Committed to the Commitments

person signing contract paper

Photo by on

A line in my devotion this morning went like this; “A committed relationship demands you take the risk of the unexpected.” -Daily in His Presence devotional

I wonder how many of us even thought of that when we took marriage vows, or simply committed to a friendship?  Anything can happen in life, even the things we think only happen to other people.  Life can go sideways and make huge demands of us; emotionally, mentally, physically, financially, spiritually.  Life can drain us.

What do we do then?  When we feel like we’ve given all we have to a relationship, do we give up and walk away?  When someone needs more than we think we have to give, do we quit on them?  A true commitment demands otherwise.

In order to continually give, we must continually be filled up.  Filled up with what?  With love, patience, grace, hope, and energy – just to name a few.  You’ve heard stories of caretakers burning out because they were too busy taking care of someone else to care for themselves?  I think that’s true in every kind of relationship.  We are all caretakers of some kind.  We take care of each other in marriage, in friendship, in a family . . . so, we need to take the time to care for ourselves.

The best way I have found to do that is to spend some quiet time in the presence of God.  He is the source of all we need to maintain all of our commitments with integrity.  In His Presence is fullness of joy (Psalm 16:11).  Spending time in His Word, listening to worship music, praying, journaling – all practical ways that I keep myself filled with the love of God, so that I can love others with His love.

Do I do this perfectly?  No.  I do, however, do it almost every day.  He is my Rock and my Salvation and He keeps me in perfect peace when I keep my focus on Him.  I don’t think I could do this life without Him.  As I recently heard someone say, “He’s not my crutch, He’s my stretcher!”  I love that because Jesus is my Refuge, my Rescuer, and my Strong Tower to which I run when things get scary.  And this world can be REALLY scary!

God’s commitment to me allows me to keep my commitment to others; to my husband, to my children, to my friends.  I can’t tell you how many times I’ve wanted to run away in my 25-years of being a Christian wife and mother.  My relationship with Jesus Christ has kept me anchored and sane.  His love flowing in and through me allows me to risk the unexpected and be truly committed to my commitments.



Addendum to “58 Years Ago”

Okay.  I think my last post was a little too negative.  For the record, all of my friends and family with whom I share my life are bright spots in it.  My husband being the brightest of all. I am extremely blessed and I well know it.  I’m afraid the fact that my house is basically an empty nest and my health is not where I would like it to be, just served to magnify the fact that I am 58 today and 60 is getting closer.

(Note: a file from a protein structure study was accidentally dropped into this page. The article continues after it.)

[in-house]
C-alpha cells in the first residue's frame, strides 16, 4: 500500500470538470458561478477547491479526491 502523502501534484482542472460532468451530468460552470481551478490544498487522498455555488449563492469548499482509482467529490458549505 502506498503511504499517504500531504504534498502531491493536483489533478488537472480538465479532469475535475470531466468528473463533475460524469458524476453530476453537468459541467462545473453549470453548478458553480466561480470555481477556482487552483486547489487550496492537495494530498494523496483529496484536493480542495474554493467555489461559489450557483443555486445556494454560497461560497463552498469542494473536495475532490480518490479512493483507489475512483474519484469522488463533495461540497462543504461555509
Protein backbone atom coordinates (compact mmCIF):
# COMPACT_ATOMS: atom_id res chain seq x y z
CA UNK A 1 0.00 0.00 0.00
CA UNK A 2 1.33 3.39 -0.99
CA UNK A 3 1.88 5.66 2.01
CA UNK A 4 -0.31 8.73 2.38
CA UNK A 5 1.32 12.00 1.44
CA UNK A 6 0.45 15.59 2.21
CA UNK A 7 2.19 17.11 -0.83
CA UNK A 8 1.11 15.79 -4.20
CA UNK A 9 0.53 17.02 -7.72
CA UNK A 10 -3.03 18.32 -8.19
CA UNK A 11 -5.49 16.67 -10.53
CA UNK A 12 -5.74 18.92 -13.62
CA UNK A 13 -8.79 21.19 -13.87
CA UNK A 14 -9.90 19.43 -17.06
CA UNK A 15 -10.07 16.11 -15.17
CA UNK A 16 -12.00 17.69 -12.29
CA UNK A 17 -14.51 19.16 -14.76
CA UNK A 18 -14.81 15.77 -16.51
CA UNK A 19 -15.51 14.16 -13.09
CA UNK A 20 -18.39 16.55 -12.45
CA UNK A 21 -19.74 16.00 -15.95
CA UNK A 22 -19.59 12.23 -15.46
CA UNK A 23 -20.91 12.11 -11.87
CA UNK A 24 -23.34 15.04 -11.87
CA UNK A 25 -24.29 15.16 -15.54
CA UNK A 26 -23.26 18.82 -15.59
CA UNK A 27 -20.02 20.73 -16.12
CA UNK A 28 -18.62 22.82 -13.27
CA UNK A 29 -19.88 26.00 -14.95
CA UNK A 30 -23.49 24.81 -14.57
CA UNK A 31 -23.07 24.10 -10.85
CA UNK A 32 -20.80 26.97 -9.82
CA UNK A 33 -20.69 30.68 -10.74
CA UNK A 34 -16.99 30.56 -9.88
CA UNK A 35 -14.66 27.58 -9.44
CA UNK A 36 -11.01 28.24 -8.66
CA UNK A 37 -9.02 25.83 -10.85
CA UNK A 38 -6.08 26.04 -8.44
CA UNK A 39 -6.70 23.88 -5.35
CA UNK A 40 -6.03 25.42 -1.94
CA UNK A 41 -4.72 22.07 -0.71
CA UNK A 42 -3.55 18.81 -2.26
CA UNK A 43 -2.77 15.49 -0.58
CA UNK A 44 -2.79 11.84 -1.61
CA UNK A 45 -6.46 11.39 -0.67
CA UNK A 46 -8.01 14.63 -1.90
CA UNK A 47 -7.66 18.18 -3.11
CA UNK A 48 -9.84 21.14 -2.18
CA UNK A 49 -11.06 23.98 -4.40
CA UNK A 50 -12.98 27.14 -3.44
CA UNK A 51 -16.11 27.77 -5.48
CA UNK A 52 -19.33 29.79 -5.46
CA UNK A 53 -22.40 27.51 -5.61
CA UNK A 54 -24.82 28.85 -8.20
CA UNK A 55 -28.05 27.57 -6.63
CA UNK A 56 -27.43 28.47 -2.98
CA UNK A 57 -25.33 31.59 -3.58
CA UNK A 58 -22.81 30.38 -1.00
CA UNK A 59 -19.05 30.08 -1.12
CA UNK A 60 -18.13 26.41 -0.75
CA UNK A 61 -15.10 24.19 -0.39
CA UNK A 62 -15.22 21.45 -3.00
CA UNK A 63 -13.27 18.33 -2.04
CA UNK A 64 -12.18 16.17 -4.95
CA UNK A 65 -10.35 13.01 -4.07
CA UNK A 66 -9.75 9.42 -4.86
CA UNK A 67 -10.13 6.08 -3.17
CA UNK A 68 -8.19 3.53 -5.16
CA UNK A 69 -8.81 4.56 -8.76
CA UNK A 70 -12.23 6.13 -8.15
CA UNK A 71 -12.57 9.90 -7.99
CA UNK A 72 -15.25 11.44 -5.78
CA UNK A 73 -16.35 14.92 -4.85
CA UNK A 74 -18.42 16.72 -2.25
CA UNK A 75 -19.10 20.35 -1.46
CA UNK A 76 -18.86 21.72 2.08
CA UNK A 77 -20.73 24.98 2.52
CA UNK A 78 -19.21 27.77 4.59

Also for the record, I had a wonderful birthday weekend filled with sweet family members, lots of laughter, and being completely spoiled by my husband.  Life is full of hills and valleys.  Sometimes we focus on the hills and sometimes we focus on the valleys.  That’s part of being human.  This morning I was focused on the valley and I apologize if I brought anyone else down with me as a result.  I am changing my focus now.


58 Years Ago

On this day 58-years ago my mother, Dixie Lee Miller, was in Santa Ana Community Hospital giving birth to an 8lb. 8oz. baby girl.  She would name her Brenda Lee, after the famous country singer of the time.  I believe the hospital is now part of what’s called the South Coast Global Medical Center.  This is what it looked like when I was born there:


My parents lived at 8002 Carnation Dr., Buena Park, California.


This is the street view on Google maps today (modern technology is amazing!).  I’m sure the house looked different in 1960, but I haven’t located a picture of it from that year.

For some reason, this birthday is a difficult one.  30, 40, and even 50 were birthdays I celebrated quite happily.  I celebrated all month the year I turned 50!  A lot of changes have come with this birthday; my youngest son is living and attending college 8-hours away and this was the first summer he didn’t come home for the summer.  My eldest son is about to move to the other side of the world for schooling. I was diagnosed with Cervical Dystonia, a neurological disorder that causes my neck muscles to contract and rotate my head involuntarily and spontaneously.  There are just too many evidences of aging this year and I don’t like it.

There are bright spots, of course.  My youngest daughter recently moved back to Texas with her husband and four kids, and we spend a lot of time together which is a total blessing.  In fact, my daughter is coming to spend the day with me today which I am very much looking forward to.  Otherwise, I would be spending the day alone and probably a little sad . . . or very possibly, a lot sad.  I got to go home to California for a visit a few months ago and that was awesome!  I got to see my oldest daughter and granddaughter and met some new members of the family.  Fortunately, that was right before the Dystonia got worse so we had a wonderful trip!